As more schools and districts explore curriculum focused on college and career readiness, expectations on what learners should be able to do across content areas are rapidly changing. While older curriculum standards were typically concerned with curricular breadth, current standards prioritize depth, focusing on deep understanding of underlying disciplinary concepts and the multiple ways they lend themselves to problem-solving.
This curricular shift also emphasizes the analytical common ground among different disciplinary fields and highlights the importance of communicating content learning, both orally and in writing. As a result, analytically challenging and language-rich academic experiences are becoming part and parcel of students’ day-to-day. Across content areas, students are expected to decipher and make meaning from complex texts, engage in argumentation, explain their thinking and reasoning, as well as problem solve and participate in constructive, productive conversations with their peers.
While these changes have the potential to make content more engaging to students, there remains an accessibility gap for many. As classrooms continue to become increasingly diverse, providing high-quality instructional support to English learners (ELs) becomes critical. However, to meet this need, more effective learning opportunities for teachers to support their students’ linguistic access to content must be implemented.
This professional learning should support educators in shifting their instructional practices away from isolated vocabulary-focused language towards more integrated uses of language across academic content, which is not easy.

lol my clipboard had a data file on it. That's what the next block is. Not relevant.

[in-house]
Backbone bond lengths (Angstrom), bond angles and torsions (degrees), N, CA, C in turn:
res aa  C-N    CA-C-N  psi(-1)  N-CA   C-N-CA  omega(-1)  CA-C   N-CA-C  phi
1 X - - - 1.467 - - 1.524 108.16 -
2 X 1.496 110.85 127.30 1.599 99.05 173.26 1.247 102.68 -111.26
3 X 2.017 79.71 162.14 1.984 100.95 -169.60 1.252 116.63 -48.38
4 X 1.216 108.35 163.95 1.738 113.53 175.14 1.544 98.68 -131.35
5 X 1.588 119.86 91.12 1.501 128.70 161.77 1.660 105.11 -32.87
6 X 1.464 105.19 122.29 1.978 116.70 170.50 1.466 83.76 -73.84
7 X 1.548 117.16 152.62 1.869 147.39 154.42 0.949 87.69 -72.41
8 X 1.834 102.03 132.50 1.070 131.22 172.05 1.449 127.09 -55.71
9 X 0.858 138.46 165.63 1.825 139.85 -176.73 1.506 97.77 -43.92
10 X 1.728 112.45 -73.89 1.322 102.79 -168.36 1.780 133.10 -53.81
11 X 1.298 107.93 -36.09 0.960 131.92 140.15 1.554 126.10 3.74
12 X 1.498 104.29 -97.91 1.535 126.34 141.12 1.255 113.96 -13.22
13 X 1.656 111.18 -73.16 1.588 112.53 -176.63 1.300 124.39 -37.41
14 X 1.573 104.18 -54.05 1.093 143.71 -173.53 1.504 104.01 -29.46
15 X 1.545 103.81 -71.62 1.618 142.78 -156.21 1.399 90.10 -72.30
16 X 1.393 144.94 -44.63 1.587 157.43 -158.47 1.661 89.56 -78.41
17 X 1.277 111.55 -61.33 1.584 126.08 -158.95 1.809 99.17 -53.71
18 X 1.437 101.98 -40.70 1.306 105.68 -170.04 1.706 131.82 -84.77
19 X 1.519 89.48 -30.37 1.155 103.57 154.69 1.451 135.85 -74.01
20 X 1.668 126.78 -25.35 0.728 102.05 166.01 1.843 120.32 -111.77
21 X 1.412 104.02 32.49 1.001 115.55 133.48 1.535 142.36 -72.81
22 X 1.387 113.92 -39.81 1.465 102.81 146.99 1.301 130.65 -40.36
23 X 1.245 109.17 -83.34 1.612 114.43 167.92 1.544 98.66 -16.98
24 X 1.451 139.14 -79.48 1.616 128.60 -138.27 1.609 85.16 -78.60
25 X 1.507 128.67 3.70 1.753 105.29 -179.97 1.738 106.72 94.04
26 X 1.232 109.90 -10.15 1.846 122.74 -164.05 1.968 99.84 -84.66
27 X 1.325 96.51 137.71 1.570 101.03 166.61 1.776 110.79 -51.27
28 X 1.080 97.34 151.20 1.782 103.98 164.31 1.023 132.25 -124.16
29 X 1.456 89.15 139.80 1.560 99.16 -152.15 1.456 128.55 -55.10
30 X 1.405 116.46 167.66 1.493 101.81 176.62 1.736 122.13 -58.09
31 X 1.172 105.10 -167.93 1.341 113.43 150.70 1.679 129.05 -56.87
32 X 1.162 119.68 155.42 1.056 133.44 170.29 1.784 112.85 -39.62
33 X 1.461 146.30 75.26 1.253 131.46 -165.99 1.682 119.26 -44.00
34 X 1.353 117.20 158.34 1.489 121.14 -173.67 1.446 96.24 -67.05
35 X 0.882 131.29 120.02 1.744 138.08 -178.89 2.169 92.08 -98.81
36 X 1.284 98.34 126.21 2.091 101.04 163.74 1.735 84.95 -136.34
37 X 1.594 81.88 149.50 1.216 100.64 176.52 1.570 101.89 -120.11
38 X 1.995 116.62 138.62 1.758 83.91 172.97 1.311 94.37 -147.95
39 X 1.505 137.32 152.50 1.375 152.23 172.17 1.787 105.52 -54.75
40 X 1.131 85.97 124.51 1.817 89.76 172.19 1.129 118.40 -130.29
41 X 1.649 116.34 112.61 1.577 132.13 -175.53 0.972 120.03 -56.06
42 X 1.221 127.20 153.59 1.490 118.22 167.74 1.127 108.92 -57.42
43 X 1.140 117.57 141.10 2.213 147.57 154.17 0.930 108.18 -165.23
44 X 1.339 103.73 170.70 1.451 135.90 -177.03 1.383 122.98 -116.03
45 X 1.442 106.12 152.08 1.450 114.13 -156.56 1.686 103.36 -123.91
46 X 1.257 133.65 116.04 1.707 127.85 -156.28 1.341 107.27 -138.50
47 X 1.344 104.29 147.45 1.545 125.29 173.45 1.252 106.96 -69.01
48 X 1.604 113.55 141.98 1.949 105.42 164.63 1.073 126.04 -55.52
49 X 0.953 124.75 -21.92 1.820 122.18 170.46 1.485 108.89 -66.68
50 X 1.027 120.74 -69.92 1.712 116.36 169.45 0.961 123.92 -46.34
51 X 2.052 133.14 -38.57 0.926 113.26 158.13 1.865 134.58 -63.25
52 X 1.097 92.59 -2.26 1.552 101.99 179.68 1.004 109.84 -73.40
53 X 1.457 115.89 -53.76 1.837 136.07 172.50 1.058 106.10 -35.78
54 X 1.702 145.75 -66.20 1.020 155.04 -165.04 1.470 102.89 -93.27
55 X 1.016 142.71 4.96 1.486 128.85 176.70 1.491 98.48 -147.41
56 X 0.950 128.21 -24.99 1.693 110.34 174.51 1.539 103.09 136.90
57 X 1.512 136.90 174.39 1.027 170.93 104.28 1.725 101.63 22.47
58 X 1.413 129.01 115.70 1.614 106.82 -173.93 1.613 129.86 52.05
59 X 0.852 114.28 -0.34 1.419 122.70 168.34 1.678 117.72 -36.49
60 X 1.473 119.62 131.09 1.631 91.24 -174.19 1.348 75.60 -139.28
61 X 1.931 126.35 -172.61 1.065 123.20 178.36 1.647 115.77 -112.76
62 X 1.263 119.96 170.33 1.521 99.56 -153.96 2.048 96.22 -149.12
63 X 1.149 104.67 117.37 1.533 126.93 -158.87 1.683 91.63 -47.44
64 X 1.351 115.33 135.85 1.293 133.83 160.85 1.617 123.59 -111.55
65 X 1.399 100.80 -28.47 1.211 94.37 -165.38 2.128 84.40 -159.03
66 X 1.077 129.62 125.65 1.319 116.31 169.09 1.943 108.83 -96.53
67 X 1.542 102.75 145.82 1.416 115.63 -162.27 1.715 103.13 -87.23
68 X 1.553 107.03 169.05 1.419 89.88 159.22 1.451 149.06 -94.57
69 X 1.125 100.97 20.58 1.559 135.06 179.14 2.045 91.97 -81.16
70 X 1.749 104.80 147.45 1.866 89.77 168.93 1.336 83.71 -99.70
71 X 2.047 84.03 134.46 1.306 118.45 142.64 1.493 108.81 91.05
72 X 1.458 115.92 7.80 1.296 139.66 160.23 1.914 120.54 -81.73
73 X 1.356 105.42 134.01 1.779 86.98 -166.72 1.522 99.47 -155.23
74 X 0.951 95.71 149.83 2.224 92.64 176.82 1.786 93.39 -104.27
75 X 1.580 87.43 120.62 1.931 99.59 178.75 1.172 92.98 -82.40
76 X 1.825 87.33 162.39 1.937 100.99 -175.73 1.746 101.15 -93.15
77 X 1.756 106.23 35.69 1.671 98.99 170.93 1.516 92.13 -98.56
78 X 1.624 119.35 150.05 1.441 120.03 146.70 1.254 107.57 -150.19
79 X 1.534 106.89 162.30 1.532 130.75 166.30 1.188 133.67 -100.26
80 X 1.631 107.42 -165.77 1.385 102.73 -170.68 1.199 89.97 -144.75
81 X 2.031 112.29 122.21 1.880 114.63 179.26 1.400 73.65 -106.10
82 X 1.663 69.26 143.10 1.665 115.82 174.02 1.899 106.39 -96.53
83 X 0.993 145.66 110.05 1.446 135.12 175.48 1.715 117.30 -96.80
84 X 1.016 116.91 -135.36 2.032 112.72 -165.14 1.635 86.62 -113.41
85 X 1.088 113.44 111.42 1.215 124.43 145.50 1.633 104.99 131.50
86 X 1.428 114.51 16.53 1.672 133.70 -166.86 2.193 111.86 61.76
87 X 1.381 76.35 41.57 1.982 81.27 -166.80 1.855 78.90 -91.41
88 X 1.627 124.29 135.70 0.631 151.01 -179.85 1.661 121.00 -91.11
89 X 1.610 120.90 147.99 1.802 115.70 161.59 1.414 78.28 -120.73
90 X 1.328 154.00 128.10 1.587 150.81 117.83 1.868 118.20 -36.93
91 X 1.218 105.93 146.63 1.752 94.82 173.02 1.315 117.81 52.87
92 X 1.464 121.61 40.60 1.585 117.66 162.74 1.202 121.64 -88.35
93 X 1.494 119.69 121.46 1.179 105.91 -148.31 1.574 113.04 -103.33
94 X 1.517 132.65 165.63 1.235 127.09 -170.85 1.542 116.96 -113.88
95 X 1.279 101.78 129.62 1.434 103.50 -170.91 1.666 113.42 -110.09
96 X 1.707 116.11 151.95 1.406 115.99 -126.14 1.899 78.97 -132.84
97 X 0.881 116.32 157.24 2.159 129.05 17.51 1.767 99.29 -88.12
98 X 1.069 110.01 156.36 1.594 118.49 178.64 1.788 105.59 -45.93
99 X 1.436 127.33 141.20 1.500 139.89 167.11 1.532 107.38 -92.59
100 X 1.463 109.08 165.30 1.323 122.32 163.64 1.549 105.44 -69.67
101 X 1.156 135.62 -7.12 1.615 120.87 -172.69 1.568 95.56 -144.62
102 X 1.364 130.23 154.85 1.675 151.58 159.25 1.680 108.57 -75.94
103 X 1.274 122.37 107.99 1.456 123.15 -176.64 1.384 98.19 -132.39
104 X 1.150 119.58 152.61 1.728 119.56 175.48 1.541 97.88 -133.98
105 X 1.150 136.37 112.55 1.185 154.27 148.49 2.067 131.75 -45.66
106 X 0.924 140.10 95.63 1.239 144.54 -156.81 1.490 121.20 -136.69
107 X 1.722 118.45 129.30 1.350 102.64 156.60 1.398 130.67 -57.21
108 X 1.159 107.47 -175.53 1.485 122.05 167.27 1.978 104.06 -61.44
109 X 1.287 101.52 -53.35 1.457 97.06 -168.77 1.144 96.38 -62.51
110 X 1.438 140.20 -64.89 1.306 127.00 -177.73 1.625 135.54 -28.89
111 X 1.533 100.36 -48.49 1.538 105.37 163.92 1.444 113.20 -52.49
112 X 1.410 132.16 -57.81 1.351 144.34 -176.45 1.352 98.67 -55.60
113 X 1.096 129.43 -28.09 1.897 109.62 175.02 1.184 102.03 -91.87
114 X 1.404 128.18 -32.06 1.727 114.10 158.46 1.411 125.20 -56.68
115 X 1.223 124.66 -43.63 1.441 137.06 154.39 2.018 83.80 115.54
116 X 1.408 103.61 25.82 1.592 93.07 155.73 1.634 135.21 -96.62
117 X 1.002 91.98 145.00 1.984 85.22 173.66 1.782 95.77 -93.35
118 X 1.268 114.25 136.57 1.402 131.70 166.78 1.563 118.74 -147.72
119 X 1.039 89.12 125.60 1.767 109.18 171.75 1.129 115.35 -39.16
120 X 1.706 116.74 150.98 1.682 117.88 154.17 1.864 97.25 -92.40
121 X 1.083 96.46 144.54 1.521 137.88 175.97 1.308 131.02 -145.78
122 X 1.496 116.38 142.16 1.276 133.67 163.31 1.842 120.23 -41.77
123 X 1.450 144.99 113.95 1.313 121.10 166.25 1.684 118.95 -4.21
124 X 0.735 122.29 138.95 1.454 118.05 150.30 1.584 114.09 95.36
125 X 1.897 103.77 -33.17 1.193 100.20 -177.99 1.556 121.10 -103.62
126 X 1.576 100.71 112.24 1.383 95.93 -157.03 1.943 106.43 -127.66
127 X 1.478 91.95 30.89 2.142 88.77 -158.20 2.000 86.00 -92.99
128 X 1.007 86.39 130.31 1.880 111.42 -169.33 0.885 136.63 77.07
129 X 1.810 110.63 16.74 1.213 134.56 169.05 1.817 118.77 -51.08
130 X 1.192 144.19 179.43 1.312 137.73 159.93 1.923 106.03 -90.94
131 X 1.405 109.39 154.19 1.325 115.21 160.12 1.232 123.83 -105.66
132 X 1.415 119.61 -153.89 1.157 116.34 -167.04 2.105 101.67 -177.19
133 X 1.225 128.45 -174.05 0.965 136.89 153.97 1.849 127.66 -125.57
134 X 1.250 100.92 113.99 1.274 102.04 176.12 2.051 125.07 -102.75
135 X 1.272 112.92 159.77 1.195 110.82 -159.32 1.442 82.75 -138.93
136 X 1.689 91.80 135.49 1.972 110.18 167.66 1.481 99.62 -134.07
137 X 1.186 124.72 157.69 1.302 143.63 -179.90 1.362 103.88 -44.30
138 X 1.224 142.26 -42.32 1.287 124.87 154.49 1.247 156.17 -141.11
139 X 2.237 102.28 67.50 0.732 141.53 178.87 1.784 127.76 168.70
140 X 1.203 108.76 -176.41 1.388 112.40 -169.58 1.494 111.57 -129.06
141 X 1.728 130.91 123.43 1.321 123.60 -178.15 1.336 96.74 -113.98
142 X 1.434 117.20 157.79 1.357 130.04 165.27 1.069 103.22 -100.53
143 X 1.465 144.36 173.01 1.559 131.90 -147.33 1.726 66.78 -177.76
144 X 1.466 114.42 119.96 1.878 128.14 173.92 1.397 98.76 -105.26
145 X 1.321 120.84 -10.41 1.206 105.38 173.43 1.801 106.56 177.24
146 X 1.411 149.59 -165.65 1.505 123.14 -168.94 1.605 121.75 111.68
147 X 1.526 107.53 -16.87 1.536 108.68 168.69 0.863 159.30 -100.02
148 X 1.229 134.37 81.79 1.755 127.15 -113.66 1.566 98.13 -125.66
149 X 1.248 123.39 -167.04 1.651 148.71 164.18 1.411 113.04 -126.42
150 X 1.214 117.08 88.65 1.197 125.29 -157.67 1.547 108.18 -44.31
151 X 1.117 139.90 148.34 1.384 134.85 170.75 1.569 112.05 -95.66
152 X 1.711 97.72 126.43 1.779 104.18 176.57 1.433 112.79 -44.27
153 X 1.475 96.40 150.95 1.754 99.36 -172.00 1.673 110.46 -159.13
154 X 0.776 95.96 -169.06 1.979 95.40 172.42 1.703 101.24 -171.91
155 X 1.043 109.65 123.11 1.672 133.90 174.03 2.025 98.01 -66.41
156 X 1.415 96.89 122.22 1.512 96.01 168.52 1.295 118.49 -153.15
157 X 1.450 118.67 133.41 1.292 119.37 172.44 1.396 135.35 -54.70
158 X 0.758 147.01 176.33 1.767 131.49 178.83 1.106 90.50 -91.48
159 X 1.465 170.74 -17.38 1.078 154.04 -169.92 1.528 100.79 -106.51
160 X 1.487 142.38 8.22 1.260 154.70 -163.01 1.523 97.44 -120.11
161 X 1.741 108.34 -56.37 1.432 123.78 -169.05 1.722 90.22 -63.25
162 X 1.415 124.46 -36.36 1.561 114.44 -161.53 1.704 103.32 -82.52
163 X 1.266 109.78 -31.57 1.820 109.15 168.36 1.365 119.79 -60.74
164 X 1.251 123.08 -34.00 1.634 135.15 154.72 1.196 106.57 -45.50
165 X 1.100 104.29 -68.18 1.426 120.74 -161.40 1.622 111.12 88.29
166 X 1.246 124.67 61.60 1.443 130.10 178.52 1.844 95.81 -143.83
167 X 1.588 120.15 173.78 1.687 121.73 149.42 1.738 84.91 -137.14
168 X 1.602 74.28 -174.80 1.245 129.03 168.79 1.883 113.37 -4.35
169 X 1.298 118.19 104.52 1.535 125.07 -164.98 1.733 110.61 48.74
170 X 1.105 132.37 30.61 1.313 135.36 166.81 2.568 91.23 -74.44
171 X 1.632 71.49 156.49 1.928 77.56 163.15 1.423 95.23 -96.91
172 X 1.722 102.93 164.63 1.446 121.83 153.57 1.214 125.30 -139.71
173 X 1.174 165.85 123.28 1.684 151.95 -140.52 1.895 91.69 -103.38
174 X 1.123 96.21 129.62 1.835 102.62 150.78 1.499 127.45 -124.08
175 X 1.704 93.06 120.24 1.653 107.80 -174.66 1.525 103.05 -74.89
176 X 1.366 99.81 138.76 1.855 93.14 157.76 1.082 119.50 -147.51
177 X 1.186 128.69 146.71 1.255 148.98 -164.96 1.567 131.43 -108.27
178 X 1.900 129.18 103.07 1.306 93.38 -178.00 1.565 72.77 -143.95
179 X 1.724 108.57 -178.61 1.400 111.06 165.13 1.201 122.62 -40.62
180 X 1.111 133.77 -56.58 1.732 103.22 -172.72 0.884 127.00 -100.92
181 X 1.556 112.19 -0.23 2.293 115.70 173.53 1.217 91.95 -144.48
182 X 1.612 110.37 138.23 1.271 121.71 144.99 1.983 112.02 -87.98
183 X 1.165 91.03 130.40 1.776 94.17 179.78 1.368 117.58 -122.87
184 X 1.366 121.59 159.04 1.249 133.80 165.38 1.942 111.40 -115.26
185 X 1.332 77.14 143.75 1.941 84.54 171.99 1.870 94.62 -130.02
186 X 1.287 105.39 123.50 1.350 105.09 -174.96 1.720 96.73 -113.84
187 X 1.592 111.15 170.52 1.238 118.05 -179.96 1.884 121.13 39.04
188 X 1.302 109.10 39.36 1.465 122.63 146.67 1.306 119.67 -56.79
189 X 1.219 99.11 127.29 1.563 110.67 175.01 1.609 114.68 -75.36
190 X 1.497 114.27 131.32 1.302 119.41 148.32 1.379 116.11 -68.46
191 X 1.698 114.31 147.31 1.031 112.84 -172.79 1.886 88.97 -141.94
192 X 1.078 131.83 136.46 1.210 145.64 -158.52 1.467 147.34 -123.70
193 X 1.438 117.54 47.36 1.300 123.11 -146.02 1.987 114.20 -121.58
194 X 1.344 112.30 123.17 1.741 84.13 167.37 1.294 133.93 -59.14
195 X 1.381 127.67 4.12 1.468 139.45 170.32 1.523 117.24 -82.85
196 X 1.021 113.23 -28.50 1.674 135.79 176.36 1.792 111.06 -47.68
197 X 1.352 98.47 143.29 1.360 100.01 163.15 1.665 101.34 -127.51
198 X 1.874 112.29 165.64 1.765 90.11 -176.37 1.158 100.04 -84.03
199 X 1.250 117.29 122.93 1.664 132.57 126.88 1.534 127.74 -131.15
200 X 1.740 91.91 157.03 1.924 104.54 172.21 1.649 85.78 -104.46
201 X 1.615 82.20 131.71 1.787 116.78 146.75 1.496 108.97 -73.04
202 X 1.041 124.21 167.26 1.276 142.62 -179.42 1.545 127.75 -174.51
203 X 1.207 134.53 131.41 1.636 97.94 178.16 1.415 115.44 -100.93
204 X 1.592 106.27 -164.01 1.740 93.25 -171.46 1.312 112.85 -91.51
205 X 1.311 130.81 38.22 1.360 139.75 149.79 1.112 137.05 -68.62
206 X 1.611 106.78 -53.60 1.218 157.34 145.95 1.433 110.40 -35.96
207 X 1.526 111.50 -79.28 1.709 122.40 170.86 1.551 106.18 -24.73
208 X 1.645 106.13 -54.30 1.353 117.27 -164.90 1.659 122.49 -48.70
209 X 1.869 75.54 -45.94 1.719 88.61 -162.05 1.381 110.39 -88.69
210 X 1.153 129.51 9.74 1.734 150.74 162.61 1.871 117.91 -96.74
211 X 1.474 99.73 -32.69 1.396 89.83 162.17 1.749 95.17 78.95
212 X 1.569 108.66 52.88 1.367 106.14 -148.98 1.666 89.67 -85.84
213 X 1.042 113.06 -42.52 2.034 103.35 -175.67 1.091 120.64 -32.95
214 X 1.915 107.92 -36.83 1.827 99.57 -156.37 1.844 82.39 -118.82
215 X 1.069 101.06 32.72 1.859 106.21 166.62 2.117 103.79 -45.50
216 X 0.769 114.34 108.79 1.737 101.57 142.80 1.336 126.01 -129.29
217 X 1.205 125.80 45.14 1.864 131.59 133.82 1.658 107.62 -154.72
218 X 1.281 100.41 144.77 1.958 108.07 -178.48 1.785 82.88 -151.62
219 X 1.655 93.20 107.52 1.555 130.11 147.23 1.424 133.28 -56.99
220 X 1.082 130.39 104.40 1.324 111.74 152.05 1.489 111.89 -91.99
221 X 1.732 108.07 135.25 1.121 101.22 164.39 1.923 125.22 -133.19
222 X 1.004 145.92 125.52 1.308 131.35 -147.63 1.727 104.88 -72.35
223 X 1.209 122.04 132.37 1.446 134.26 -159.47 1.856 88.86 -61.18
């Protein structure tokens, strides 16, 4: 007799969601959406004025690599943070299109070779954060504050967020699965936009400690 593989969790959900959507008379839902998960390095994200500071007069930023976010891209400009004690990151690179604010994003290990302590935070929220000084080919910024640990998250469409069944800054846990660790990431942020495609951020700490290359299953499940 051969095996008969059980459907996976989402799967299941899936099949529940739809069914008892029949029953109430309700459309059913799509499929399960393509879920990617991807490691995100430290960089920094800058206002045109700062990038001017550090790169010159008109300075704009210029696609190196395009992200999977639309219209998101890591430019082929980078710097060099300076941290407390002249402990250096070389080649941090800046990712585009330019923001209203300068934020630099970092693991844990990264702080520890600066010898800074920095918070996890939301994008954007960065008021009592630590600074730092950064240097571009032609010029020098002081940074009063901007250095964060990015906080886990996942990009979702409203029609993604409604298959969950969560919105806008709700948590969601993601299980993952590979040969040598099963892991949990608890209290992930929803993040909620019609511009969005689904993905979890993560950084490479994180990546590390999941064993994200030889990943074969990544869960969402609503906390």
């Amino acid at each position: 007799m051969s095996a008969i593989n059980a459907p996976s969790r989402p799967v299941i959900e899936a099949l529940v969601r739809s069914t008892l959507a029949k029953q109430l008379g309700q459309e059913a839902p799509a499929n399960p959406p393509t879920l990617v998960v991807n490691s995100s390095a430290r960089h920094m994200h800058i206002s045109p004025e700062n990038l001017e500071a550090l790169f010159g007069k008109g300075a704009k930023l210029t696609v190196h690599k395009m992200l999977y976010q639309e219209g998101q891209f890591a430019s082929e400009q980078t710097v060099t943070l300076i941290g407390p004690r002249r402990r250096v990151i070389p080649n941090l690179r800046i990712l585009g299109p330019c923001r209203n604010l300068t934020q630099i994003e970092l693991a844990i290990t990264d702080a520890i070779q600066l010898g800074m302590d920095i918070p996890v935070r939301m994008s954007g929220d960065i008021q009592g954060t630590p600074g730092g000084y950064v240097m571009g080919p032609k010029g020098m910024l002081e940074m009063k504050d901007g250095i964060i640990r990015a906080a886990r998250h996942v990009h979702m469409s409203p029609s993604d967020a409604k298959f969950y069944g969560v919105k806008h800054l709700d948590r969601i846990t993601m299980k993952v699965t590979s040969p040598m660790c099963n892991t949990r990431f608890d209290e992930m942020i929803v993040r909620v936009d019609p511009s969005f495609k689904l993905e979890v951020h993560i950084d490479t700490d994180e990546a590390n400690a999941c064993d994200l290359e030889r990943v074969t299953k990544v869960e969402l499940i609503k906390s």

Understanding Language at the Stanford Graduate School of Education partnered with Digital Promise to help.
Understanding Language is committed to helping teachers support their students, and particularly their English learners, access and master both the language and content of college and career ready standards. One of the organization’s primary goals is to shift instructional practice through online professional development to create more meaningful learning experiences for language learners.
To this end, Understanding Language has collaborated with Digital Promise to develop the Supporting English Learners micro-credentials, a set of micro-credentials articulating ten critical competencies educators need to understand, address, and better facilitate language learning across content-areas. These ten micro-credentials explore the following:
These micro-credentials are designed to take educators through their instructional practices to recognize the role they play in students’ ability to leverage language to access content. While each of these micro-credentials is unique in its distinct focus, all require educators to reflect on how their instruction influences actual student language use and development – an invaluable skill for today’s educators who lead increasingly complex and diverse classrooms.
Learn more about the Supporting English Learners micro-credentials here.